Marchionne’s latest gambit - whining to the media and the investment community about the auto industry’s desperate need for consolidation - has been a delightful, albeit painful, show to watch. Why? Because it has exposed him for what he well and truly is, and that is a guy who has ridden the wave of selling Jeeps and Ram trucks as far as he could possibly go, one who is now burdened with the depressing realization that even with that gaudy success it won’t be enough to save the floundering financial fortunes of Fiat.
In other words, his orchestrated takeover of Chrysler, the one that made him “the most brilliant man in the industry by far” is now starved for money, and he can’t understand why there isn’t anyone out there who is interested in sending him a life jacket. This after he has lectured and cajoled everyone within earshot with a withering, tediously bombastic style painted with a not-so-subtle undertone that suggests that he knows what’s best for everyone in the industry, and that unfortunately we’re collectively just too stupid to realize it. And that if we’d only just sit back and acquiesce to basking in his brilliance, we’d all be so much the better off for it.
There are no free passes in this business. Not for Mary Barra, as she will soon find out. Not for Ford with everyone scrutinizing every move Mark Fields & Co. makes. And especially not for Sergio Marchionne, whose bullying pronouncements have not only worn thin, but thankfully don’t carry nearly the weight that they used to, even with the bootlicking media that regularly did his bidding as a matter of course.
Q. I am a racing enthusiast and I have to say that I read everything I can get my hands on over the Internet about the sport. I follow Formula 1, IndyCar and NASCAR, and I have to say there is no one, and I mean no one out there who directs such biting criticism as you do about NASCAR. What gives? -D.R. Charlotte, North Carolina
I’ve been attending races since I was ten years old and I have been in and around the sport since then, both from the racing team side and the corporate sponsor/marketing side. In turn I bring a perspective that’s fueled by years of experience, and I understand the inner workings and nuances of the sport inside and out. An interesting and gratifying part of creating this publication every week is that my motorsport commentaries have become very influential in this business and in the motorsports community, and I have advised car companies and corporate America on their involvement in the sport for years.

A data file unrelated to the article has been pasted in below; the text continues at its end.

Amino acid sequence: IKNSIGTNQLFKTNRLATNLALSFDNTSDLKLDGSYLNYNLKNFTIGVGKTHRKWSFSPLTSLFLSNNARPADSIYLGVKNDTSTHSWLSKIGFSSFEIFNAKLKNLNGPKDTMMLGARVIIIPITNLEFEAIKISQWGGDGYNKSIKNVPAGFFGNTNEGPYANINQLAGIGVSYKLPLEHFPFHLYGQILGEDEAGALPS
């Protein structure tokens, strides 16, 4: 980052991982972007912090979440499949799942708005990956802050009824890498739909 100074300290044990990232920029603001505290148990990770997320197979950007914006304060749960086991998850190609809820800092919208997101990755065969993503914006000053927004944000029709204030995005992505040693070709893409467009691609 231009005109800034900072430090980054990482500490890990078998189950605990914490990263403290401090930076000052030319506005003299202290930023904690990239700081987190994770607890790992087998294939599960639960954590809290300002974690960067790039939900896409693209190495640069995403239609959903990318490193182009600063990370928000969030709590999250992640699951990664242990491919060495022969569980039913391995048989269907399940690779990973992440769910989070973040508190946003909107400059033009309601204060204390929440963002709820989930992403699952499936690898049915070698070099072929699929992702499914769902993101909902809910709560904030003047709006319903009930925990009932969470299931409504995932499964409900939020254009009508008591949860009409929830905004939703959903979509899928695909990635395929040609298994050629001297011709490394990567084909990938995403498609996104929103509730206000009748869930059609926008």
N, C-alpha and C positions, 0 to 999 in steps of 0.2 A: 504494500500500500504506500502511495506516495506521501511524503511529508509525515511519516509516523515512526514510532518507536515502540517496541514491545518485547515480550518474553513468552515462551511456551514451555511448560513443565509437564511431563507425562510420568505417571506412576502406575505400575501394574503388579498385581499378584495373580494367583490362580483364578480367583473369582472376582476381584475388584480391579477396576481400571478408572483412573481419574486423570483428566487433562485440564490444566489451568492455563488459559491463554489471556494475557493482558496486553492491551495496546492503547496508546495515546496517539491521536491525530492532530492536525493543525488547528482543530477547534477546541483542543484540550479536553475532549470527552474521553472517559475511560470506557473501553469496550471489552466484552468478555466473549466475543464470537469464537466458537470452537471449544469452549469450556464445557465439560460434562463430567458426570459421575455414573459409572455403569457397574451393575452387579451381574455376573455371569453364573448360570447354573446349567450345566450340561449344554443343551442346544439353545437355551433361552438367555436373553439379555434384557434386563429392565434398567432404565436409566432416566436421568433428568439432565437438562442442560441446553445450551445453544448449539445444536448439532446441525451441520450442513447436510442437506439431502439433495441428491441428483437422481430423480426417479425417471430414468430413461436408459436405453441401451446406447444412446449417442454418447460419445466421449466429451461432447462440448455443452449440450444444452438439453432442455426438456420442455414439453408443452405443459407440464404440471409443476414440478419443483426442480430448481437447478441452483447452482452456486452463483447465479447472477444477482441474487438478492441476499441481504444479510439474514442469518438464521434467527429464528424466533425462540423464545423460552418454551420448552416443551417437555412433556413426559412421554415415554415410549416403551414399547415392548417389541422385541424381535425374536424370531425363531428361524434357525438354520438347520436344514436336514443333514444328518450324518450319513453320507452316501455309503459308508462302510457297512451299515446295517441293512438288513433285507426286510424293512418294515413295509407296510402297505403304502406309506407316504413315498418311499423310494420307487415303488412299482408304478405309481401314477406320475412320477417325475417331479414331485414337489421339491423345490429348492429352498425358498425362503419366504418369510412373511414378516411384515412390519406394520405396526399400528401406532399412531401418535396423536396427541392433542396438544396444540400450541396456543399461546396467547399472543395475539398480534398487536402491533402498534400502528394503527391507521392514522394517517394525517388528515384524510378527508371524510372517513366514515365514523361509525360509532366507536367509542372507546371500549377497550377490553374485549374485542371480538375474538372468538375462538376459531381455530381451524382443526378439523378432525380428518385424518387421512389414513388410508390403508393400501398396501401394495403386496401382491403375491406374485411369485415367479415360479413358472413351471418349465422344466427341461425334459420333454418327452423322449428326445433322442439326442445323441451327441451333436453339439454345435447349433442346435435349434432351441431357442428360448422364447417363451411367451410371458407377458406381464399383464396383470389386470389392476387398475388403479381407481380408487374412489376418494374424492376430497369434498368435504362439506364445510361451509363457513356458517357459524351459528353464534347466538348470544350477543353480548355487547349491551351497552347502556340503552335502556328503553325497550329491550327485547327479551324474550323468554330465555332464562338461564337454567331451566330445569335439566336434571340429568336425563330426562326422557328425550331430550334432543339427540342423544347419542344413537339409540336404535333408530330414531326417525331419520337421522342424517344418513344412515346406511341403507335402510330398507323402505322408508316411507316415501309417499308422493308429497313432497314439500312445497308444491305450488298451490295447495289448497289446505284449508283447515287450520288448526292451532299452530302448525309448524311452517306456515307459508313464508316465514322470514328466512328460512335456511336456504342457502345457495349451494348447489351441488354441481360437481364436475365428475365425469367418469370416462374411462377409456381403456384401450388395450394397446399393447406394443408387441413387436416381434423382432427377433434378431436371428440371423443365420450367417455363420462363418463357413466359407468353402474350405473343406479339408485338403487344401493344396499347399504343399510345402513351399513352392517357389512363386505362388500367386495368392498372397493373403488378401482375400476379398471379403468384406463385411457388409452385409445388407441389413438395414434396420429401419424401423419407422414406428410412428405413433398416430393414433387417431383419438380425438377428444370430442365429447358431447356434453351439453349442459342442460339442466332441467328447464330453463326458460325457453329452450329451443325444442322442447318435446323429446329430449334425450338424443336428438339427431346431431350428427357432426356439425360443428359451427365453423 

Anyone who has followed my commentaries about the sport and about NASCAR in particular knows that I have the utmost respect for the talented team owners, drivers, technical people and crews who are directly involved in the sport. They are the True Believers of the sport of racing and their passion for what they do is remarkable. That said there is no doubt that I am NASCAR’s biggest critic by far.
Why? Because the distance between the corporate governance of the sport led by the France family in Daytona Beach and the realities of the day-to-day workings of the sport as perceived by the participating manufacturers and by corporate America is vast and becoming more glaring by the day. Suffice to say that NASCAR, despite its protestations otherwise, is slow to change and too insular for its own good. NASCAR conducts its business in a fog of "we've always done it this way" myopia that is simply unacceptable, especially given the world we’re living in today. And it irks me that the participating manufacturers keep throwing money into NASCAR without extracting more for those considerable sums in return. I will stop here, but if you would like to get a further glimpse as to my thoughts about NASCAR, go to this week’s “Fumes” where you’ll find my latest motorsports commentary.
And that’s the High-Octane Truth for this week.